Lessons Learned

Caring for the Patient with an LPS Conservatorship

Recently, CHPSO hosted a safe table, Care of the Conserved Patient, focused on patients with a Lanterman-Petris-Short [LPS] conservatorship that is patients with a psychiatric diagnosis resulting in grave disability. It became abundantly clear during the discussion that caring for patients with an LPS conservatorship is often challenging and complex.  Good communication both within and among facilities is key. It is also essential that organizations have a plan in place for the early identification of patients with a conservatorship. Due to nuances in LPS conservatorship from county to county, organizations should develop a good working relationship with the appropriate entities within their county. 

To minimize the risk of an untoward outcome, it is critical that the care team understands what an LPS conservatorship means for the patient, and how that may impact the plan of care. It is helpful to begin with a basic understanding of conservatorships in general. In California, conservatorship types include:

  • The probate conservatorship, which can mean the conservatorship of a person, an estate, or both a person and their estate. Within the category of probate conservatorship are specific rules that should be considered in the event that a patient has dementia.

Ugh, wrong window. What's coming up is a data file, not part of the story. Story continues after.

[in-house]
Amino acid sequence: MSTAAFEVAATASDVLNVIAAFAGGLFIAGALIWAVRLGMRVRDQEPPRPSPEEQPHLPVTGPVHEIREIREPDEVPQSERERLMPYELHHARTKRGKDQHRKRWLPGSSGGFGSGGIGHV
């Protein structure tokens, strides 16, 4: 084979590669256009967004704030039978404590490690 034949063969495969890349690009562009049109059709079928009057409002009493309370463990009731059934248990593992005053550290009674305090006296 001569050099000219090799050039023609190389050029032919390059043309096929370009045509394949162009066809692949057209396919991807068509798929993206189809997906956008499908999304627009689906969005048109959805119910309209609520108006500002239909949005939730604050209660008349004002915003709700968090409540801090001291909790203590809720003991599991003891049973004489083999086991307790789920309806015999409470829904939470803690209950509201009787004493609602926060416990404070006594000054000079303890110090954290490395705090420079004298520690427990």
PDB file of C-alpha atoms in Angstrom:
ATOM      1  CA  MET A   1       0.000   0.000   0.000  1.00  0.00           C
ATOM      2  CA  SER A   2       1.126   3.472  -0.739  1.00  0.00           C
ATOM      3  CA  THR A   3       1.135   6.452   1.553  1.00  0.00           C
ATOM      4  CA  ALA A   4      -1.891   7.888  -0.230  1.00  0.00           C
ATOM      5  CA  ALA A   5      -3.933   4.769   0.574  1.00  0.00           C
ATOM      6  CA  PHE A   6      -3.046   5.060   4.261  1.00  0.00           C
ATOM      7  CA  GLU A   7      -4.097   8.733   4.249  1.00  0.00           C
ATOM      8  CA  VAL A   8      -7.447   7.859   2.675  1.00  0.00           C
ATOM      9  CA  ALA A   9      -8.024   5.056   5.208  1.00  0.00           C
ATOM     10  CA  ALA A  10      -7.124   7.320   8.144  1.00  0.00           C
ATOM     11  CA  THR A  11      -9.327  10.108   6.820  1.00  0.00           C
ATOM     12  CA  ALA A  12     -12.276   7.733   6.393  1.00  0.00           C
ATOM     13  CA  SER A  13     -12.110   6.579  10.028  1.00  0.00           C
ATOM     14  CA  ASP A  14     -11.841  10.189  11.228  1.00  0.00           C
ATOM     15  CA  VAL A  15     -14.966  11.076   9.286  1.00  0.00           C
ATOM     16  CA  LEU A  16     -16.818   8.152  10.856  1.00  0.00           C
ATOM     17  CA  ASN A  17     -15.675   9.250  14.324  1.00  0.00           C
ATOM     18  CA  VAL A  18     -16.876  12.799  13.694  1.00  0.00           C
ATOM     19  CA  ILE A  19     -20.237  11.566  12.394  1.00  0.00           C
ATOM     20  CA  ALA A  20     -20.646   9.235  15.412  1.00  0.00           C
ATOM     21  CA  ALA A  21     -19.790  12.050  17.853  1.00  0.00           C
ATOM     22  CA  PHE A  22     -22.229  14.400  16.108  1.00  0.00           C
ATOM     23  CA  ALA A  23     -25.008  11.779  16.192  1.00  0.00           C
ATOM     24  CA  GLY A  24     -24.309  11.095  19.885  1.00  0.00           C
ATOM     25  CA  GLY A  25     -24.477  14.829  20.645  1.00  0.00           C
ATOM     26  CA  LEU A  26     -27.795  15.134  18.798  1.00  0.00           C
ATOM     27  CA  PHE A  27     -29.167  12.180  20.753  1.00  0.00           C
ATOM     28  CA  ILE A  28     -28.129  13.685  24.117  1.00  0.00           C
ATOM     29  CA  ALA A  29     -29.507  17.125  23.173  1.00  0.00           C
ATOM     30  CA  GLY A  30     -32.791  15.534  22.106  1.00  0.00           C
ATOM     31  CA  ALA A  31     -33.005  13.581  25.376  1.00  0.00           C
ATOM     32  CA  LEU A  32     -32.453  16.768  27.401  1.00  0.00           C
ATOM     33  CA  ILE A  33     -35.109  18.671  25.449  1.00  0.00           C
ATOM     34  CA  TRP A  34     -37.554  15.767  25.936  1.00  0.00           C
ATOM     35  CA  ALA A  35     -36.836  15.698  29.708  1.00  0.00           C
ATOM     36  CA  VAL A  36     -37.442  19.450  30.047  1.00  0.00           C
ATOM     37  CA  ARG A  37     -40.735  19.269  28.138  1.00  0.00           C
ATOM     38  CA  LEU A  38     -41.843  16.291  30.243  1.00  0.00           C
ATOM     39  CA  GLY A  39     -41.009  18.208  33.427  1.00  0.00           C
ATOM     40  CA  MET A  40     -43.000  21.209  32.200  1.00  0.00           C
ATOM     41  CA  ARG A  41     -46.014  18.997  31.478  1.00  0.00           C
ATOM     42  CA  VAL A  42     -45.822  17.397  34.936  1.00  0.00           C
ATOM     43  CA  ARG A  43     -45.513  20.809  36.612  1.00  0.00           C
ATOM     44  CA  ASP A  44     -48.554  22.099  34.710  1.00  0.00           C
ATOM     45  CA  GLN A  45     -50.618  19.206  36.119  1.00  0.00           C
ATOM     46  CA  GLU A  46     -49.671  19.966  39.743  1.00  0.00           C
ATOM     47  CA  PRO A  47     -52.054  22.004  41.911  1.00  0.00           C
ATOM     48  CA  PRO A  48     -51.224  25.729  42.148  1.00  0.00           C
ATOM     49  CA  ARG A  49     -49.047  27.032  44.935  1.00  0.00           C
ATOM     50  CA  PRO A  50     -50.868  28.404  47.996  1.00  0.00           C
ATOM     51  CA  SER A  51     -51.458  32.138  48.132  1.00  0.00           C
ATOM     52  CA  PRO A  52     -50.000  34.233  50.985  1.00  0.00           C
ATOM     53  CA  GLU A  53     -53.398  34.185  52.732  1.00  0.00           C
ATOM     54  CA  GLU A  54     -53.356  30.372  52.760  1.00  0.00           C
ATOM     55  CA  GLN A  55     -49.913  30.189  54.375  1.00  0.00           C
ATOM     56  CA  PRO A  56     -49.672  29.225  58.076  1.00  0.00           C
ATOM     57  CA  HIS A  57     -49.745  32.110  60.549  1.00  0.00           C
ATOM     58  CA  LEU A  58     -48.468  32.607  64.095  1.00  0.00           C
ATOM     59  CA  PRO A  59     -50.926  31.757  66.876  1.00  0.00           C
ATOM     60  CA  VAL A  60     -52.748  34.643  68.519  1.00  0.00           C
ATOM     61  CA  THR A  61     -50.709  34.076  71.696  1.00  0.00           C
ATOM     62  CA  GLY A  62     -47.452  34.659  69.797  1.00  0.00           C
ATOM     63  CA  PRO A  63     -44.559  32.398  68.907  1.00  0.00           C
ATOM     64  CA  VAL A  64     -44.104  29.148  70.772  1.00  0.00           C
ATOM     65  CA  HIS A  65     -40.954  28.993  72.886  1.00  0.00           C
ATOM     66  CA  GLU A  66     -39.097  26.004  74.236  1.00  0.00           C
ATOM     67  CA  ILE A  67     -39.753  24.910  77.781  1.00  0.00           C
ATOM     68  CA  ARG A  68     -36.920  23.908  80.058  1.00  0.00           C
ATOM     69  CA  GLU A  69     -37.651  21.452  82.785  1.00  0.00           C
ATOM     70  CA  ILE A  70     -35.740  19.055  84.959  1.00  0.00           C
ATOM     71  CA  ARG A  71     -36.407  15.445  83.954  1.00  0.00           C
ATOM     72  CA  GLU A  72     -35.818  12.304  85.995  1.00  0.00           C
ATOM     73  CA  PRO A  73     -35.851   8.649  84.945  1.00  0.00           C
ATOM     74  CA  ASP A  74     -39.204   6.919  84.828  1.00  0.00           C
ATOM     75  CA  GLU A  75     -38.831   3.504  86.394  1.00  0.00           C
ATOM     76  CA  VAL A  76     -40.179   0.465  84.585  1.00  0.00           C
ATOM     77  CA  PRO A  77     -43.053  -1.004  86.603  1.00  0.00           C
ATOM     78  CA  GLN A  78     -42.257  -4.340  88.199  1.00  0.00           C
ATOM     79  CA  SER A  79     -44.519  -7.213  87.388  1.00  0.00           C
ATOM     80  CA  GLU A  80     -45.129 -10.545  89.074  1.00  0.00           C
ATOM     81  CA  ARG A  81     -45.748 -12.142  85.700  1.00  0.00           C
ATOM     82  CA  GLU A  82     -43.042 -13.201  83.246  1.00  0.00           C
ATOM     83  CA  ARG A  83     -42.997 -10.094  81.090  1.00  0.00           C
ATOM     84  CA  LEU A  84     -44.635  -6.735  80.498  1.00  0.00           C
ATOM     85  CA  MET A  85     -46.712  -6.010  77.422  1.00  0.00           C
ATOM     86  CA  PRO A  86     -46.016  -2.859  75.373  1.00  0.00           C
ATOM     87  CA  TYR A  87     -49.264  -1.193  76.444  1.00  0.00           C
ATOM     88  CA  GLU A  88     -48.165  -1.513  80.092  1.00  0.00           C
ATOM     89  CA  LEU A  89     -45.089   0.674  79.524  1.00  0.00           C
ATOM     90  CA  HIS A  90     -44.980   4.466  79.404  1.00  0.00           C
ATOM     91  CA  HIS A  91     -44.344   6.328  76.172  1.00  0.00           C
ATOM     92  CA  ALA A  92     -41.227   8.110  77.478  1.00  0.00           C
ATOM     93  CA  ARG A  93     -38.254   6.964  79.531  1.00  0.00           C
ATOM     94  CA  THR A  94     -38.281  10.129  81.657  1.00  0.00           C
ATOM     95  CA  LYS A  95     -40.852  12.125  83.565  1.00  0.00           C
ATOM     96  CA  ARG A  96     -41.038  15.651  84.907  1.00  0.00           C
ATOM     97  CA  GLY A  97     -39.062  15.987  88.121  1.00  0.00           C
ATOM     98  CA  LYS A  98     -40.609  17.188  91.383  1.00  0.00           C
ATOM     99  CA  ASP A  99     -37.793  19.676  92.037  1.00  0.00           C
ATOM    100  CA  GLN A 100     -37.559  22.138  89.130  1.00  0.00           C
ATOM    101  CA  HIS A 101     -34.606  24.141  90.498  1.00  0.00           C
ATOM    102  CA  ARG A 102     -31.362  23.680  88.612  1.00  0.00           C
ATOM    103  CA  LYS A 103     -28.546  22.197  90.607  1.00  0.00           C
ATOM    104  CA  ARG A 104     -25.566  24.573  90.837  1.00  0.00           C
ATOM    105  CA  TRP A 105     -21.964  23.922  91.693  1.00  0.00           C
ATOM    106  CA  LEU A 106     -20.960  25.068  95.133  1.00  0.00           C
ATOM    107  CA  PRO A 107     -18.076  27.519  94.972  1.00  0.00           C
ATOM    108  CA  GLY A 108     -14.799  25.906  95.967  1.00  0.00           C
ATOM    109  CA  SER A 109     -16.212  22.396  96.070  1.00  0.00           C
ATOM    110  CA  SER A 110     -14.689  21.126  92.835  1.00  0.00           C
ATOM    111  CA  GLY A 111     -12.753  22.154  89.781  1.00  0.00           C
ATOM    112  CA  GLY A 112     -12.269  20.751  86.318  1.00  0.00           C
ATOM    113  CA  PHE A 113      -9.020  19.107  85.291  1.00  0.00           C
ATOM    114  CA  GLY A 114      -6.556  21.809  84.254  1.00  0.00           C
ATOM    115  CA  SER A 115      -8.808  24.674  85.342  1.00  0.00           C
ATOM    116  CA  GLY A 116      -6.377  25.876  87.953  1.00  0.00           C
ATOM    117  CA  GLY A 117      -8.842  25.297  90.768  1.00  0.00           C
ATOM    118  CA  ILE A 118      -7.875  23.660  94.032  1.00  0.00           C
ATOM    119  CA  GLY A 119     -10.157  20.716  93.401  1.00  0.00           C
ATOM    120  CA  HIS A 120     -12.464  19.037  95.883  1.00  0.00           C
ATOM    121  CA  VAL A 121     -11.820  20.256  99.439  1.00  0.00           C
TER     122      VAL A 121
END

• The limited conservatorship, which is designated for developmentally delayed individuals and should be tailored to meet the patient’s needs.
  • The LPS conservatorship, which is specifically for patients with a psychiatric diagnosis resulting in grave disability, defined in the Lanterman-Petris-Short Act as “a condition in which a person, as a result of a mental health disorder, is unable to provide for his or her basic personal needs for food, clothing, or shelter.”

The conservator for a patient with an LPS conservatorship may be public (appointed by the county) or private. A private conservator may be a friend or family member, or may be obtained through an agency or professional conservator service.

Irrespective of whether the conservator is private or public, an LPS conservator does not have absolute decision-making power. If the conservator has been granted physical health medical decision-making authority, beyond decisions related to the treatment of the identified psychiatric disorder, it must be specified in the court papers.

Caring for a patient with an LPS conservatorship can be complicated. To decrease the complexity and ensure that care is of the highest possible quality, organizations should confirm that staff know and understand the requirements and potential barriers for the care and placement of such a patient. In addition, staff should be knowledgeable about the resources available in their community, how to access them and the level of involvement required to maintain those resources.

Resources and References:

The Lanterman-Petris-Short Act

Markkula Center for Applied Ethics Medical Decision Making for Publicly Conserved Individuals